Lyurra nuka (My grandmother)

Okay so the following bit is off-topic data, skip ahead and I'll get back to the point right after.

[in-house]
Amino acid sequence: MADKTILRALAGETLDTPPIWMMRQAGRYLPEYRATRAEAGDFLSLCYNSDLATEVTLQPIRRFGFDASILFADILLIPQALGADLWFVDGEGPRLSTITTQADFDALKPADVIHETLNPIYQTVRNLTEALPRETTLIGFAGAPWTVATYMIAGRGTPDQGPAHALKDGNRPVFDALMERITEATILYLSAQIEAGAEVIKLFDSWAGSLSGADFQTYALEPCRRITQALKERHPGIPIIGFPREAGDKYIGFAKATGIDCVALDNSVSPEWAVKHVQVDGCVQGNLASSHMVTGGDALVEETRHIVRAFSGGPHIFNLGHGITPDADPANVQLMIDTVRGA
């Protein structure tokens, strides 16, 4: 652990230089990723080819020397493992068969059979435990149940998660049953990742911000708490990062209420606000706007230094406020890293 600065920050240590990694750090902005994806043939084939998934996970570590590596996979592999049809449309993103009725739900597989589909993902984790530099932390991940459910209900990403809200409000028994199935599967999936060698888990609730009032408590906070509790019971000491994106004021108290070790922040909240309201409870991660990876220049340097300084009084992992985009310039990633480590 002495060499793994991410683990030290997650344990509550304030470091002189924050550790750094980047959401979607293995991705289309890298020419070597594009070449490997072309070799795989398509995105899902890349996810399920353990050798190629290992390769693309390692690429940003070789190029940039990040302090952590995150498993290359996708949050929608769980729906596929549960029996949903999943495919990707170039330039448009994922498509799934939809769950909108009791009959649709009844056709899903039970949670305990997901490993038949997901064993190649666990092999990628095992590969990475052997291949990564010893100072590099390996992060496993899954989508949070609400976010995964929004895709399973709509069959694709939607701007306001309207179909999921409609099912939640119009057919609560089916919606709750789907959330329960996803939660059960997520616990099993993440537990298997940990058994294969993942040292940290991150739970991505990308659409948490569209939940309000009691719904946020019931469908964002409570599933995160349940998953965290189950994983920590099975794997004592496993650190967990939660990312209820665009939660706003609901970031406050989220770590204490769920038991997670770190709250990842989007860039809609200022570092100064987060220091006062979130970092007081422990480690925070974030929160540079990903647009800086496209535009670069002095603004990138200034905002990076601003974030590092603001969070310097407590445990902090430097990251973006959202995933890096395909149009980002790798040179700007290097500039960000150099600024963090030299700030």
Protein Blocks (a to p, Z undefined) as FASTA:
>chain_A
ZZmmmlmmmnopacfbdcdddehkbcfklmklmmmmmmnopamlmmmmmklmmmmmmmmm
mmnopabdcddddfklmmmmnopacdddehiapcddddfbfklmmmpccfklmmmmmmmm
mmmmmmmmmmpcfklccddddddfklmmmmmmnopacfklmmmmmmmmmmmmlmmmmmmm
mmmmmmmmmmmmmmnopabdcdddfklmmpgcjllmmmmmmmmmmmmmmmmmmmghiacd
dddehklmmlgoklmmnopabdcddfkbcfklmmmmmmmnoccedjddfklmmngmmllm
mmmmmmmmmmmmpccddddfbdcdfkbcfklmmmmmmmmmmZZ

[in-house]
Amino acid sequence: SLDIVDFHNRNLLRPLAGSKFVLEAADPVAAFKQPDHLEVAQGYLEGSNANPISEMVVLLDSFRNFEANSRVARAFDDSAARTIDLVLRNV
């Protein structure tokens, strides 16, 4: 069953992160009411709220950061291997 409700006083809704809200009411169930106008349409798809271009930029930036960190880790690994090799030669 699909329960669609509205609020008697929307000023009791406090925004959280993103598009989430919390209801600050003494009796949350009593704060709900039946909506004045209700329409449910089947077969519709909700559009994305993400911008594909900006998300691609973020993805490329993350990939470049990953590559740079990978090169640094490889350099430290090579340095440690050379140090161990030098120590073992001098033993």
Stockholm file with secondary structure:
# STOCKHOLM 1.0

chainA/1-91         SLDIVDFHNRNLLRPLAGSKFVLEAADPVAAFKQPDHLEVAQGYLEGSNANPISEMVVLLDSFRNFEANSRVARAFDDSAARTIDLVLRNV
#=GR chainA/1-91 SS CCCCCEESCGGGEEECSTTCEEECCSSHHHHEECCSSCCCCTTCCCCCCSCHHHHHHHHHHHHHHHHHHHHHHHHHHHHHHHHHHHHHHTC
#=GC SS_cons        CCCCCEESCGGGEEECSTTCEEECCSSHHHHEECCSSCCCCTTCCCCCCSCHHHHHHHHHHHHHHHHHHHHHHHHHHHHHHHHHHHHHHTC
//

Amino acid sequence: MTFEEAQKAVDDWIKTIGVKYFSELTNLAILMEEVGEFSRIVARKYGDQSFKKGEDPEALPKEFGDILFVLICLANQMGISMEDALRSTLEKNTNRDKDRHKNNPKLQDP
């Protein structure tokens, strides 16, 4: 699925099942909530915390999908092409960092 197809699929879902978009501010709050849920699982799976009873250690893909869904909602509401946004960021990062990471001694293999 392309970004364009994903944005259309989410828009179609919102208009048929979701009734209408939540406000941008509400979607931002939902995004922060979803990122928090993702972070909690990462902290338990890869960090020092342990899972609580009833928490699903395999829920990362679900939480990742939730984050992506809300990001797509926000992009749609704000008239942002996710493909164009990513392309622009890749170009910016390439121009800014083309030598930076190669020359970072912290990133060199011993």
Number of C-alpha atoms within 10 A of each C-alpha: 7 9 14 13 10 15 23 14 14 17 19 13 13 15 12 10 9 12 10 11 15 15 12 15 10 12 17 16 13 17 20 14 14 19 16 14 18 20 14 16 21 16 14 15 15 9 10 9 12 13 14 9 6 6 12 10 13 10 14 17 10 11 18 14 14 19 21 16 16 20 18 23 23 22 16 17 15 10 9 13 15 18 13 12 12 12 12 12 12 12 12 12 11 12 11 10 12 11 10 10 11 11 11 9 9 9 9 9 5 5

Yinga katjia kuka nakanga, yinga Irrpmangkarala nitjaarta. Tanha yinga nitjaarta, mia nukanha-lela: Anita-nha, kaarta nukanha-lela: Kevin-anha, kwaiya pa kalya nukanha-lela turta. Tjina arrpunha naka-ntema: lyurra nukanha, Rahel-anha, tjimia nukanha-lela, Nahasson-anha. Nurna kwatjala walhitjaarta, marnaka yunthitjaarta, irrkurlaanitjaarta. Lyurra nukanhala marna damper nurnakakwia etitjaarta. Yinga kngarra kaltjerraka, tjina nukanha-lela marnaka yunthamanga, nurna purta namanga, Pmara Irrpmangkarala. Lyurra nukanhala marna nurnaka ntelaka. Era nurnanha ilaka iwunha paka marra ilkutjika nama, iwunha paka kurna namanga, itja ilkutjika. Era Western Arrarntaka ngkatjaka nurnanha kaltjinthaka. Era relha marra naka, kangkintja ntelalhamanga. Ingula, nurna urala narlaanitjaarta, era nurnanha yia arrkana ilamanga. Lyurra nukanhala urrknga mpaaranha-mpaaranha marra inthurra naka-ntema. Era imanka kaltjerraka, arrkurla inthurra. Lyaarta, yinga urrkaapuma, pottery nhanhala. When I was little, I was staying at Running Waters with my mum Anita, and my dad Kevin as well as my brothers and sisters. We stayed with other families there. My nanna, Rahel, and grandpa, Nahassen. They used to take us swimming in the waters, hunting for bush tucker, fishing. Nanna used to make damper for us. I learned a lot from my families going hunting for bush tuckers when I was staying with them at Running Waters. My grandmother, she used to show us the bush tuckers, the bush tuckers to eat and the ones we can’t eat. She learned us to say things in Western Aranda? language. She was a lovely, kind woman. She used to tell funny stories to make us laugh at night, sitting with the fires. My grandmother, she was a really good potter too. She was one of those first pottery ladies. Now, I work at the pottery too.